Fully automated postoperative ventilation in cardiac surgery patients: a randomised clinical trial

Ashley J.R. De Bie (Corresponding author), Ary Serpa Neto, David M. van Meenen, Arthur R. Bouwman, Arnout N. Roos, Joost R. Lameijer, Erik H.M. Korsten, Marcus J. Schultz, Alexander J.G.H. Bindels

Research output: Contribution to journalArticleAcademicpeer-review

Abstract

Background: Ensuring that lung-protective ventilation is achieved at scale is challenging in perioperative practice. Fully automated ventilation may be more effective in delivering lung-protective ventilation. Here, we compared automated lung-protective ventilation with conventional ventilation after elective cardiac surgery in haemodynamically stable patients. Methods: In this single-centre investigator-led study, patients were randomly assigned at the end of cardiac surgery to receive either automated (adaptive support ventilation) or conventional ventilation. The primary endpoint was the proportion of postoperative ventilation time characterised by exposure to predefined optimal, acceptable, and critical (injurious) ventilatory parameters in the first three postoperative hours. Secondary outcomes included severe hypoxaemia (SpO2 <85%) and resumption of spontaneous breathing. Data are presented as mean (95% confidence intervals [CIs]). Results: We randomised 220 patients (30.4% females; age: 62–76 yr). Subjects randomised to automated ventilation (n=109) spent a 29.7% (95% CI: 22.1–37.4) higher mean proportion of postoperative ventilation time receiving optimal postoperative ventilation after surgery (P<0.001) compared with subjects receiving conventional postoperative ventilation (n=111). Automated ventilation also reduced the proportion of postoperative ventilation time that subjects were exposed to injurious ventilatory settings by 2.5% (95% CI: 1–4; P=0.003). Severe hypoxaemia was less likely in subjects randomised to automated ventilation (risk ratio: 0.26 [0.22–0.31]; P<0.01). Subjects resumed spontaneous breathing more rapidly when randomised to automated ventilation (hazard ratio: 1.38 [1.05–1.83]; P=0.03). Conclusions: Fully automated ventilation in haemodynamically stable patients after cardiac surgery optimised lung-protective ventilation during postoperative ventilation, with fewer episodes of severe hypoxaemia and an accelerated resumption of spontaneous breathing. Clinical trial registration: NCT03180203.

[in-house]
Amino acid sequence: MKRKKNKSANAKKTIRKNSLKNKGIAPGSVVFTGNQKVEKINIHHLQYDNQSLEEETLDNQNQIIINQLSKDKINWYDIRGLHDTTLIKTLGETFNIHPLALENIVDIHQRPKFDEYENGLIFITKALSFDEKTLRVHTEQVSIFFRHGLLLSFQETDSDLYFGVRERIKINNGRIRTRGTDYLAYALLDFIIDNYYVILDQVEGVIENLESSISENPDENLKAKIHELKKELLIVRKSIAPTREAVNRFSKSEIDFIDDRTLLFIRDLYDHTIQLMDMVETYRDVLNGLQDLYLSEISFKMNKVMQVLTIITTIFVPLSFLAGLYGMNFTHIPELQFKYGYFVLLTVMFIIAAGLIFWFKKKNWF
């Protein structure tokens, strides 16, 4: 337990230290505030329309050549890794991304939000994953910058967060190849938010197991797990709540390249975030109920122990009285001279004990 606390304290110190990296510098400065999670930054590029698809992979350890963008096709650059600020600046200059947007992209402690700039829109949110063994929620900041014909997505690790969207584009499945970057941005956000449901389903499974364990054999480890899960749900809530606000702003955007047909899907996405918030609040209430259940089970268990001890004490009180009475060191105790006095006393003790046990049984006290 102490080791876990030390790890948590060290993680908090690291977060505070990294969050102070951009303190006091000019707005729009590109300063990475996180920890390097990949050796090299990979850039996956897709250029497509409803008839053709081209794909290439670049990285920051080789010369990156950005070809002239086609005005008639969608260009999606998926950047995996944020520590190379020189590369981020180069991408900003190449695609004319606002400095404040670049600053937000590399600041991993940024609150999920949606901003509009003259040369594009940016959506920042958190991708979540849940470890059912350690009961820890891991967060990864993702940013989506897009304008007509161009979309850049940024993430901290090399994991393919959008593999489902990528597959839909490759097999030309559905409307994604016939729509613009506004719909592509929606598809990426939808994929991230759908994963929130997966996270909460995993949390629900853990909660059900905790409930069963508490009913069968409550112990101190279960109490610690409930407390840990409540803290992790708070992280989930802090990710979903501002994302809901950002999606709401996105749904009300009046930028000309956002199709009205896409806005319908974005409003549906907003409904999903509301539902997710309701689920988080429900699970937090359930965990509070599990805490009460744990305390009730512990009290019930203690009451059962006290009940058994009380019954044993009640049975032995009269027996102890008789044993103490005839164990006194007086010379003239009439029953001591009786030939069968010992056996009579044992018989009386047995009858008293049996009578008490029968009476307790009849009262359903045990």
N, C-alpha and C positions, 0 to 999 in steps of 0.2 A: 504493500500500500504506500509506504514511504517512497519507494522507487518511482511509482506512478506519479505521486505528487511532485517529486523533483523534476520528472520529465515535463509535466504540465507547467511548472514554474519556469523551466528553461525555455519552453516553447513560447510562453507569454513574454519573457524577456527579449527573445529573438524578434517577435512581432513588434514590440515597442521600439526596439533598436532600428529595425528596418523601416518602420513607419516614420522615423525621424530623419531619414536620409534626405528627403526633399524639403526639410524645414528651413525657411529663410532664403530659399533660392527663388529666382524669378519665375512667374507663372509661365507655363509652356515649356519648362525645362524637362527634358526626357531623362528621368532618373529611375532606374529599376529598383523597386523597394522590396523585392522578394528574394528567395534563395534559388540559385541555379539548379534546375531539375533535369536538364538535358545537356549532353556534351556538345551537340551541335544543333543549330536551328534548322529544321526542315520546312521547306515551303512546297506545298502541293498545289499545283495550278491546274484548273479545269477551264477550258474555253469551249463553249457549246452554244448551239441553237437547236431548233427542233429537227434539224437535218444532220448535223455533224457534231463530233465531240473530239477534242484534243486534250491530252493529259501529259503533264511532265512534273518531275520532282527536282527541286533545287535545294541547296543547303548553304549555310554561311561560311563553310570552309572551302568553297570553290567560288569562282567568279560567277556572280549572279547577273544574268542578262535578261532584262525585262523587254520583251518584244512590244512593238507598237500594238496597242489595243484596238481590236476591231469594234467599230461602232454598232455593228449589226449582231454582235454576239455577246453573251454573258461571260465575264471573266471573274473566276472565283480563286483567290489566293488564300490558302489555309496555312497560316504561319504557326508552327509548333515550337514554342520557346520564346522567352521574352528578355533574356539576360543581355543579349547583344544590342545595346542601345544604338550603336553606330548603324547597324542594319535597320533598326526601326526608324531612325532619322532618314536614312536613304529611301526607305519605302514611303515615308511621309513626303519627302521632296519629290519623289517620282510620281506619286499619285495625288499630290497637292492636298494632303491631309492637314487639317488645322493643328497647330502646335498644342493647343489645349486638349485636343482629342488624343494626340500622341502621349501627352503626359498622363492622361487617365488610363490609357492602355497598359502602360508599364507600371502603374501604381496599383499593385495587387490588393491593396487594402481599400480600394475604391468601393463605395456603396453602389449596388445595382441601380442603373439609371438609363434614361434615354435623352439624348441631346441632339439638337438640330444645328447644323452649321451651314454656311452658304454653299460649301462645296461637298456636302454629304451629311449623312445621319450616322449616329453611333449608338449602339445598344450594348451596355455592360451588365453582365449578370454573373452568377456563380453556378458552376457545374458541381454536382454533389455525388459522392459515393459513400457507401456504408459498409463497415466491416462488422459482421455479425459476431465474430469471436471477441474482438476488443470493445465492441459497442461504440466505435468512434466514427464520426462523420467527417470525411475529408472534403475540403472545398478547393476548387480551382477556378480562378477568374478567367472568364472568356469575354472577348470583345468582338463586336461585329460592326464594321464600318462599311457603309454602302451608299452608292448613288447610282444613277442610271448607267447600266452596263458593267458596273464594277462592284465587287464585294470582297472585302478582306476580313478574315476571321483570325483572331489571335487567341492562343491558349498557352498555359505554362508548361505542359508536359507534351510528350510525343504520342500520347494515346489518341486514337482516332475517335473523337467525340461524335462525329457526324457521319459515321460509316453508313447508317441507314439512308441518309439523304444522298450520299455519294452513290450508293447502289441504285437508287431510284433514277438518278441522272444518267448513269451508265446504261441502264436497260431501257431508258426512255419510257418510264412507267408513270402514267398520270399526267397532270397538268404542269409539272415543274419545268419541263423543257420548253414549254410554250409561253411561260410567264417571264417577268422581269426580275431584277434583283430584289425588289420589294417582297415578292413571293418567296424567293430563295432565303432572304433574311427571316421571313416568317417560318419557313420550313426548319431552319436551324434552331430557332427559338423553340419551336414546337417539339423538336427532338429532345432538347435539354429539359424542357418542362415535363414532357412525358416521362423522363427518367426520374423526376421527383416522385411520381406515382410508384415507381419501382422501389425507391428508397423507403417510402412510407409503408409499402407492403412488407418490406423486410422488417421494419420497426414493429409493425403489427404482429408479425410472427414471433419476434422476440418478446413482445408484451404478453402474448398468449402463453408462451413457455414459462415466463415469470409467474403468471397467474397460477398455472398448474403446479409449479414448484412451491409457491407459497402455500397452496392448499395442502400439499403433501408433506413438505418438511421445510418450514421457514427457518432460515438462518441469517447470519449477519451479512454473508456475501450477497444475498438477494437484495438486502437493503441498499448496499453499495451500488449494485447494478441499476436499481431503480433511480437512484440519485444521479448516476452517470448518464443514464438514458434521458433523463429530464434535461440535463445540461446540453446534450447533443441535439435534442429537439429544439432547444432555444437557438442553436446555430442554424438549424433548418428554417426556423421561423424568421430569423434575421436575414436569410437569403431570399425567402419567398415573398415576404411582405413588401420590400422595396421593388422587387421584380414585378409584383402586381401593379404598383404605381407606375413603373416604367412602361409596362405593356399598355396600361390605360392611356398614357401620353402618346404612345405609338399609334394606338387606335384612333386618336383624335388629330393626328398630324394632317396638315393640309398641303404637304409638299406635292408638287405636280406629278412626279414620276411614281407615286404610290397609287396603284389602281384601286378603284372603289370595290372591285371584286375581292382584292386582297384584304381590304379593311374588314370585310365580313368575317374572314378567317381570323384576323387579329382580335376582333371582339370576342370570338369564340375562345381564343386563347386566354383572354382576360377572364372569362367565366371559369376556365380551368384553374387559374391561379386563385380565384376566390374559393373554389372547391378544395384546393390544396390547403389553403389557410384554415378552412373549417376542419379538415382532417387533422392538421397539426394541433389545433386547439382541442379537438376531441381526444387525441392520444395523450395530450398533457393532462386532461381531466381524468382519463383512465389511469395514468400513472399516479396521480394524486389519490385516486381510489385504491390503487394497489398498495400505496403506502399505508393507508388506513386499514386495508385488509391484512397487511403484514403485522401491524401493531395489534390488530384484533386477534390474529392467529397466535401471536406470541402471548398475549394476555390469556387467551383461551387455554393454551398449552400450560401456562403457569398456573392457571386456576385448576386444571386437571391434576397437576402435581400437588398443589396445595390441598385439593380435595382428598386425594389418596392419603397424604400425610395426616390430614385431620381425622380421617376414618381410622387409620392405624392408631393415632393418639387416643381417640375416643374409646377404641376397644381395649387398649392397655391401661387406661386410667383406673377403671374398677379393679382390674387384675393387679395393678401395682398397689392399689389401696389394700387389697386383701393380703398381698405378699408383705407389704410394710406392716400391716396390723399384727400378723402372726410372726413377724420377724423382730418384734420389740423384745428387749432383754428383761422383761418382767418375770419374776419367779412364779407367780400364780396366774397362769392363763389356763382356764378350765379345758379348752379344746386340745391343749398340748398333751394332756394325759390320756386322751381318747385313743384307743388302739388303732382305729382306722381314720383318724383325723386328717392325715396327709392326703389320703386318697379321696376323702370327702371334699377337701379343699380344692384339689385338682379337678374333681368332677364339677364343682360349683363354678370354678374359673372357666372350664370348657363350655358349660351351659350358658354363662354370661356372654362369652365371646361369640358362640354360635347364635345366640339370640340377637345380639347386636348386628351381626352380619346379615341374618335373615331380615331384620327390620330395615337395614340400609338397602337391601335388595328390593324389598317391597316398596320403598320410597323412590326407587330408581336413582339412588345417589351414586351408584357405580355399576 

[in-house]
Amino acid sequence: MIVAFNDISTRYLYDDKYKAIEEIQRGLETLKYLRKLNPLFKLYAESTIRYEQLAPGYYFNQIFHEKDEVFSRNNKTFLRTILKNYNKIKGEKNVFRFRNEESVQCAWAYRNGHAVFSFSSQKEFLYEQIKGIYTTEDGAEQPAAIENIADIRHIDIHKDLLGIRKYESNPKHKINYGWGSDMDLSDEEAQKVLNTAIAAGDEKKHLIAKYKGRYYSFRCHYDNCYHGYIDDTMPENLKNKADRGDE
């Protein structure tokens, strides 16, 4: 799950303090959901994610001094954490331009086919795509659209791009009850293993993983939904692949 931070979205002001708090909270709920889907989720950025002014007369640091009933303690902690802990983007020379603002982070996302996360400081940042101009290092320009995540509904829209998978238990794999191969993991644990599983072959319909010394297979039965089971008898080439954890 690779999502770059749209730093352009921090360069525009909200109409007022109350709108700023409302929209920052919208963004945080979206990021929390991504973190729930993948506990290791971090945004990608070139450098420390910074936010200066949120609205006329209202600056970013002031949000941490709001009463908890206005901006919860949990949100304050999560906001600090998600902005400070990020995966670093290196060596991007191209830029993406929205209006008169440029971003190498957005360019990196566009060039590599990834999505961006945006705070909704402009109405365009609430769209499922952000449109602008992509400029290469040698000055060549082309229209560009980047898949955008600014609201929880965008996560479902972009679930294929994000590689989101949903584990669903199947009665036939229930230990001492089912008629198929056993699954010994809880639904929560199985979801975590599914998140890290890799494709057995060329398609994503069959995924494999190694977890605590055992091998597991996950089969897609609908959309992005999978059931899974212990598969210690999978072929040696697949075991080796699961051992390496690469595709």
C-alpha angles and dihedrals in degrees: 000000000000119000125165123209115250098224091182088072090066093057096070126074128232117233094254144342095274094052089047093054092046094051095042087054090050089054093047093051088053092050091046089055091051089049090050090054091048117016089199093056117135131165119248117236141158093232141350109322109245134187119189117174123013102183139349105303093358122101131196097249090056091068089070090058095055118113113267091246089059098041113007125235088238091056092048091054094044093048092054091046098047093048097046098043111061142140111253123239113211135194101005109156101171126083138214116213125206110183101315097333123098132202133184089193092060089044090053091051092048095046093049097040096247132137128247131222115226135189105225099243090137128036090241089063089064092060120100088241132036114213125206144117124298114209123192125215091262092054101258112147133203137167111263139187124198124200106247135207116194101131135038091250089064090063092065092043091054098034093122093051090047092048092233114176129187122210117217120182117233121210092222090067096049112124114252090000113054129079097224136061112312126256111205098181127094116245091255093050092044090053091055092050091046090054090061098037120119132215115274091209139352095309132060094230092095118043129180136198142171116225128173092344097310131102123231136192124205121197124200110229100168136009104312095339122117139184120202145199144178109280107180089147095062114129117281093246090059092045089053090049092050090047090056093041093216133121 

Original languageEnglish
Pages (from-to)739-749
Number of pages11
JournalBritish Journal of Anaesthesia
Volume125
Issue number5
DOIs
Publication statusPublished - Nov 2020

Keywords

  • automated ventilation
  • cardiac surgery
  • intensive care unit
  • lung protection
  • mechanical ventilation
  • postoperative ventilation
  • protective ventilation
  • Automation
  • Humans
  • Middle Aged
  • Cardiac Surgical Procedures/instrumentation
  • Male
  • Treatment Outcome
  • Positive-Pressure Respiration
  • Postoperative Complications/epidemiology
  • Endpoint Determination
  • Respiration, Artificial/instrumentation
  • Female
  • Aged
  • Postoperative Care/instrumentation
  • Respiratory Function Tests

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